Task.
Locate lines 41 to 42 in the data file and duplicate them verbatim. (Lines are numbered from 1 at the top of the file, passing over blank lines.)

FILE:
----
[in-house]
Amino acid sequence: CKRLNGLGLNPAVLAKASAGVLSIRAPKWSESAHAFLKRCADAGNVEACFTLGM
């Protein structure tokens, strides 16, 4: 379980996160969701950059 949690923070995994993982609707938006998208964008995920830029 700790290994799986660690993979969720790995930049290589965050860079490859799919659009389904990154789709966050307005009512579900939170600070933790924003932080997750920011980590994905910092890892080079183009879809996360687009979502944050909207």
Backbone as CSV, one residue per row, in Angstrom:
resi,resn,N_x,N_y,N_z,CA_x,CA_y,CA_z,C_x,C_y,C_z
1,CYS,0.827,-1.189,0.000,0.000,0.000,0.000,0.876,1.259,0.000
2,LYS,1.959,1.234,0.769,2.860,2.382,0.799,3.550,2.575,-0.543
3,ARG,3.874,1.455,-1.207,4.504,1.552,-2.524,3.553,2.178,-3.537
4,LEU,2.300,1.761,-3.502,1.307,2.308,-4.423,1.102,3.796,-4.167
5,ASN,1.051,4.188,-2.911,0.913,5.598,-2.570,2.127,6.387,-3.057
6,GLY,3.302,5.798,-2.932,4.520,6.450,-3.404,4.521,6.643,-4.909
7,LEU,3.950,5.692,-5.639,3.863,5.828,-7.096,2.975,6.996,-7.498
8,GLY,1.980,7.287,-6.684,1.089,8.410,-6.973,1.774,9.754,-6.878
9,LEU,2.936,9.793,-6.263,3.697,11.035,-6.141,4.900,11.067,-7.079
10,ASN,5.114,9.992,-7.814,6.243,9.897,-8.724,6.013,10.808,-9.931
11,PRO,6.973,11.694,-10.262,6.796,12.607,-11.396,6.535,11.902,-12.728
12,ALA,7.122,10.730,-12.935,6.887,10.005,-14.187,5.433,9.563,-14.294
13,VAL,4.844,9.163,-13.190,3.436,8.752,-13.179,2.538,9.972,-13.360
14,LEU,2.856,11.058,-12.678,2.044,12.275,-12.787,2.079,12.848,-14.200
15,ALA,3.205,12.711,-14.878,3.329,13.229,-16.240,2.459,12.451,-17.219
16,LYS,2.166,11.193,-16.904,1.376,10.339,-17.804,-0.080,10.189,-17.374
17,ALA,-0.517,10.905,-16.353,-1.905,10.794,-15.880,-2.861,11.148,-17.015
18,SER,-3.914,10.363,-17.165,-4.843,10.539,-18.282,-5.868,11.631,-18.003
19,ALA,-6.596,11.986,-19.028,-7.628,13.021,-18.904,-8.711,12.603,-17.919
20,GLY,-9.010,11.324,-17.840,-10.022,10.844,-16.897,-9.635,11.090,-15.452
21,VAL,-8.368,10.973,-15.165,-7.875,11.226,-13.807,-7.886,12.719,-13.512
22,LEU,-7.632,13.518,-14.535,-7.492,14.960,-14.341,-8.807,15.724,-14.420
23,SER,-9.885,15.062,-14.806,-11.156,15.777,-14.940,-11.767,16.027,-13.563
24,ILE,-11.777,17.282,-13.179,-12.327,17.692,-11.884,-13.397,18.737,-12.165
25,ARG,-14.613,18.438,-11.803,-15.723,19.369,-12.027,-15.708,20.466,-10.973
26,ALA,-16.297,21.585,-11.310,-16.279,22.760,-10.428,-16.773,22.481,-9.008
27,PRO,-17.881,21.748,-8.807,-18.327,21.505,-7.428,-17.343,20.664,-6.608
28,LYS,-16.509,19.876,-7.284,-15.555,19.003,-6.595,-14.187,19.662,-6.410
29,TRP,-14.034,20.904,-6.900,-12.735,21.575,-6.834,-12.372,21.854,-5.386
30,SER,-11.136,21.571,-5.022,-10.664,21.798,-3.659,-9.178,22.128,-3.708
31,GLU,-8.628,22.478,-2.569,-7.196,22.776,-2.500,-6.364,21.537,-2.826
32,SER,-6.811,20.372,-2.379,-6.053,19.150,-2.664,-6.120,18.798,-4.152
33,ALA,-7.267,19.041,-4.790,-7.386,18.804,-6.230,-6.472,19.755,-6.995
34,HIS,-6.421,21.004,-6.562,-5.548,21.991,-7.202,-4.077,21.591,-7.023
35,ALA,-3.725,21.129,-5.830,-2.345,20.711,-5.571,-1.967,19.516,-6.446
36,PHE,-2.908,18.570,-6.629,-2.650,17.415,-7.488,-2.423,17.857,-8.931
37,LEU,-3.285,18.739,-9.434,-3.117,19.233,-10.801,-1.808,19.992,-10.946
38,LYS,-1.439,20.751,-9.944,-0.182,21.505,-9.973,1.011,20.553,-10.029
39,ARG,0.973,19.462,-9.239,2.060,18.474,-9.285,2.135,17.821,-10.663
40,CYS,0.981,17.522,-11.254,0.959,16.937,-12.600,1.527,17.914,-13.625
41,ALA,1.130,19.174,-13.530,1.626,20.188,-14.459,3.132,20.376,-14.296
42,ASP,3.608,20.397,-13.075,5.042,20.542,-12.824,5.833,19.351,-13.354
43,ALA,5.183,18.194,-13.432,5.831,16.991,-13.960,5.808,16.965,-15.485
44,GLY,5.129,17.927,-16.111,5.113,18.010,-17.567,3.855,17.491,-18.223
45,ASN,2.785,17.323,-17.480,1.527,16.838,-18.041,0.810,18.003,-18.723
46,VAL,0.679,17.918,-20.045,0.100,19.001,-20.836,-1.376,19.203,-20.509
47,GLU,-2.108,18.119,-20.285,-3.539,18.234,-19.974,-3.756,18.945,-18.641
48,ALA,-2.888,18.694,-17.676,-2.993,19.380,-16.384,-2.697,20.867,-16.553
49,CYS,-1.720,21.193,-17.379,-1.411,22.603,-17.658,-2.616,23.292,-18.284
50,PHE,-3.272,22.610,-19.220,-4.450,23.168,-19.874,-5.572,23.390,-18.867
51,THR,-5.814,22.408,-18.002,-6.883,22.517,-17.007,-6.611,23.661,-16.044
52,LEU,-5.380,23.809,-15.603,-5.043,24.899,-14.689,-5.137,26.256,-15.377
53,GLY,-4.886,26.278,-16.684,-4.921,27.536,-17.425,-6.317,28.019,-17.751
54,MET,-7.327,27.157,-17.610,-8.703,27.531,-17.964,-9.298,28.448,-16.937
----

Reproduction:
36,PHE,-2.908,18.570,-6.629,-2.650,17.415,-7.488,-2.423,17.857,-8.931
37,LEU,-3.285,18.739,-9.434,-3.117,19.233,-10.801,-1.808,19.992,-10.946